Before I go on – it just occurred to me that my blog is now six years old. It isn’t a very long time, but longer than I probably thought when I first started this venture. Thank you all for your continued support.
I’m reading this book called “The Plan for Reviving the Chinese Tea Industry” 中國茶業復興計劃, written by Wu Juenong and Hu Haochuan in 1935. Wu was a patriot and an agronomist, while Hu was a tea expert who specialized in Qimen hongcha. Back then, the Chinese tea industry was in a real slump, losing out to India, Ceylon, and Japan on the world market, and with the economy in poor shape, the domestic market was also shrinking. War, of course, would soon tear this plan (and any other) to pieces, and the Chinese tea industry would go on a decades long decline until more recently. In this plan, they set out to list the problems of the Chinese tea industry, tried to explain the decline, and proposed things that they thought could help revive the ailing state of affairs. It all makes for a pretty interesting read.
One section that struck me while I was reading though is in the first chapter titled “Irregularities in production, sales, and operations”. In the section on problems in cultivation, the authors listed one issue as “the aging of tea trees.” In our view these days, aging of tea trees is a blessing, not a curse, but of course, their perspective is a little different. I present you the section, roughly translated, below:
4) The aging of tea trees
The cultivation of tea has a long history. Many of the tea trees in existence are either decades old, or so old that we no longer know their age. Although currently we do not yet have the ability to determine at what point does a tea tree’s quality begin to decline and turn bad, but the fact that old tea trees produce poorer quality tea is indisputable. An especially known fact is that the production volume declines and is no longer fit for enterprise. This is a topic worthy of serious research. After all, although we cannot say that a perpetual plant such as tea has any type of “anti-local” effect, but it is clearly observable that there are signs of retardation among plants that have grown from seed to plant for generations on the same plot of land. Sichuan is the origin of the tea plant, but ever since the Tang dynasty whenever one names famous teas, Sichuan is not listed among them. During the Tang and the Song dynasties, among the famous producing regions such as Yonghu (modern day Hunan province), Qinmen (modern day Hubei province), Shuzhou (modern day Anhui province), Guzhu (modern day Zhejiang province), Yangxian (modern day Jiangsu province)… they have all faded from the glories of yore. As for Huoshan in Anhui, or Wuyi in Fujian that have long enjoyed their fame, these are rare and unique among tea producing regions. As for modern day Longjing in Zhejiang, or Huizhou in Anhui, are all latecomers. Qimen, which is part of Anhui, only really became famous for tea in the past few decades.
This passage makes me wonder – clearly, productivity is a concern for older trees, and I think the same thing happens for grape vines, which is why vinters replant their vines every few years. In Taiwan, at least, I know farmers often replant their oolong trees for the same reason, to preserve productivity because younger trees yield more. Yet, if we believe what we are currently told, then old trees = better teas, in which case men like Wu and Hu were, in fact, destroying good teas by chasing after yields.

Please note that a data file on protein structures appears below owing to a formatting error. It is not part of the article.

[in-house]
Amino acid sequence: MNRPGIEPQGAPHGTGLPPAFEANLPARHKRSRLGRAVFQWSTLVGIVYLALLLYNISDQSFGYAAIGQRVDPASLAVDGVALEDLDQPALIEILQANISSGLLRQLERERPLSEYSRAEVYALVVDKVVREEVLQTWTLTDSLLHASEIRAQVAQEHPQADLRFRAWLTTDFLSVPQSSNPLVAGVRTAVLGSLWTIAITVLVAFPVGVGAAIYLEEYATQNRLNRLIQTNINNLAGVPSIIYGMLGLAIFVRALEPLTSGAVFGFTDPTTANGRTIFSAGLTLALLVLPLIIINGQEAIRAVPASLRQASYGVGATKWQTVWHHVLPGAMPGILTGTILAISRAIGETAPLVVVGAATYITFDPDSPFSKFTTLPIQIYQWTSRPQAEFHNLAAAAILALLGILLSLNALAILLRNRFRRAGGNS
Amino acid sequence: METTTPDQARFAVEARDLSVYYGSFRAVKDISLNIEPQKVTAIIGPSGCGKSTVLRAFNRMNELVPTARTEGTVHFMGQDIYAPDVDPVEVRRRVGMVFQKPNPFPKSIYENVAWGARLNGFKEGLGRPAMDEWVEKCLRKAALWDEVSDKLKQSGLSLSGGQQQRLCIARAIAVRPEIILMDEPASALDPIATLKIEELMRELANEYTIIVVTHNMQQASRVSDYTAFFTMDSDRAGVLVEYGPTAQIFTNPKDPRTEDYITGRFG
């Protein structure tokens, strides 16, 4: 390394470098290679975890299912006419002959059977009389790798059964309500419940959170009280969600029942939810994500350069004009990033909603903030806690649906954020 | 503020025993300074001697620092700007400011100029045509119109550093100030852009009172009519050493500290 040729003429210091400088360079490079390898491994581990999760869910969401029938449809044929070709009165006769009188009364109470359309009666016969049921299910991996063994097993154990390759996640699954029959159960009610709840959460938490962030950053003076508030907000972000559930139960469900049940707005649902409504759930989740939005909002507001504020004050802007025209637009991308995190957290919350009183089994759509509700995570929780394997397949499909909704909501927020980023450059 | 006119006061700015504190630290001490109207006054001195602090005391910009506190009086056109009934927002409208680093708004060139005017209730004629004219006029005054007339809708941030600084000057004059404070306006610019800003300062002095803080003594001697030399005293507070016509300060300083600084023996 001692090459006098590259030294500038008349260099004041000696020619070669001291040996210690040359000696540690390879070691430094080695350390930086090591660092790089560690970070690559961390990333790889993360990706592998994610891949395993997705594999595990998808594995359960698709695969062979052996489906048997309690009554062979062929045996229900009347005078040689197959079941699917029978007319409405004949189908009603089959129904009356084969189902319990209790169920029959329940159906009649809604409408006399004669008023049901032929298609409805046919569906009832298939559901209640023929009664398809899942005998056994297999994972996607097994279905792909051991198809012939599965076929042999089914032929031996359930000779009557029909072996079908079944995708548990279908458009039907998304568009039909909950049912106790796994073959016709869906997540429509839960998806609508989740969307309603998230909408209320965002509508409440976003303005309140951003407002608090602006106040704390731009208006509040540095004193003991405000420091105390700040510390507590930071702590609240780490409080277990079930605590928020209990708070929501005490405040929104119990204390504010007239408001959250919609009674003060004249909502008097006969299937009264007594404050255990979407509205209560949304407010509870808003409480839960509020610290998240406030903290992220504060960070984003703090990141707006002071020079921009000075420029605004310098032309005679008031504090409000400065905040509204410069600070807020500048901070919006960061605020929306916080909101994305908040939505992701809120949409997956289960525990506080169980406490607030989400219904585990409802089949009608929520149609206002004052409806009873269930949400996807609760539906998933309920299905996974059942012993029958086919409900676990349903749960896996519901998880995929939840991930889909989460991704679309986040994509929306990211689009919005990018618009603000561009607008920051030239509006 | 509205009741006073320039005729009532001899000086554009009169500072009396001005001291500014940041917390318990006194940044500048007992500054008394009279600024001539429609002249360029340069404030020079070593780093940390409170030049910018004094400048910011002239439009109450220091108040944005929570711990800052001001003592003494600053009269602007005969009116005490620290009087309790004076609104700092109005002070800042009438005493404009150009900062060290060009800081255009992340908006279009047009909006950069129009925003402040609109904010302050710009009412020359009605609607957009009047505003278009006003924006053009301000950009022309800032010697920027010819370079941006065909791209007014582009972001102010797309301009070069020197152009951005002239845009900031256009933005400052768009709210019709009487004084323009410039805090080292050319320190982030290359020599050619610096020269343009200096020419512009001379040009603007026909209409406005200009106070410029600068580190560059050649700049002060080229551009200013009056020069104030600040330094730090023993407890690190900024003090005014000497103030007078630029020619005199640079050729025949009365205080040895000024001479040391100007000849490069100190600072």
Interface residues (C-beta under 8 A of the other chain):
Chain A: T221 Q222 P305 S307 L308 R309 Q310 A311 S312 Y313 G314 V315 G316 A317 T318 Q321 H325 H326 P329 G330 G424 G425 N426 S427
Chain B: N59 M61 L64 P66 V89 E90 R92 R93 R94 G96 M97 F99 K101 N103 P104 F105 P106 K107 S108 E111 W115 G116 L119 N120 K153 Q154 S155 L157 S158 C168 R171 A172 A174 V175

I think the situation here might be a bit analogous to organic food – oftentimes, organic food can indeed taste better, not necessarily because it is organic, but also because it is farmed with more care and attention from the farmer, whereas the industrially produced stuff gets relatively less care and comes out not tasting as good. Yet, if all the farms in the world go organic, then a lot of people will starve, because the yield from such farms tend to be lower, with more losses and less production because of the very nature of the farming method. Likewise, winemakers often advertise when they use old vines for a wine, labeling it vieilles vignes for example, to let us know that it is made from old vines, with the implication that this makes better wine. Tea makers are also doing that, most notably with puerh but also increasingly with other types of tea, telling us that this or that is made with old tree teas. But old tree teas don’t produce as much, which, of course, is part of the reason why they are more expensive.
I suspect that this day and age, especially after the ravages of collectivization, there are very few old tree teas left in many of the major tea producing areas in China. What’s left are likely to be destroyed, unless held in private hands, so comparison between the two tend to be difficult, if not impossible. With puerh, I think it is safe to say that there’s a difference between old tree and non-old tree teas. Whether that difference is good or not, however, is really up for debate, as different people have different theories. Old trees, however, command much higher prices, even as raw leaves. It does, then, feed back into the self-fulling loop because if you were a tea processor, and you have a kilo each, one of which costs a lot more to procure, you’re likely to put more care into processing the bag that cost more. This, in turn, may result in better tea simply because you were paying more attention, thus fueling the speculation that old tree teas taste better, thus further driving up the prices. Of course, this is all speculation, but it is nevertheless worth thinking about. After all, Wu and Hu noted that there were quality issues that are distinct from yield issues; it’s too bad that they didn’t say what kind of quality problems there were with such teas.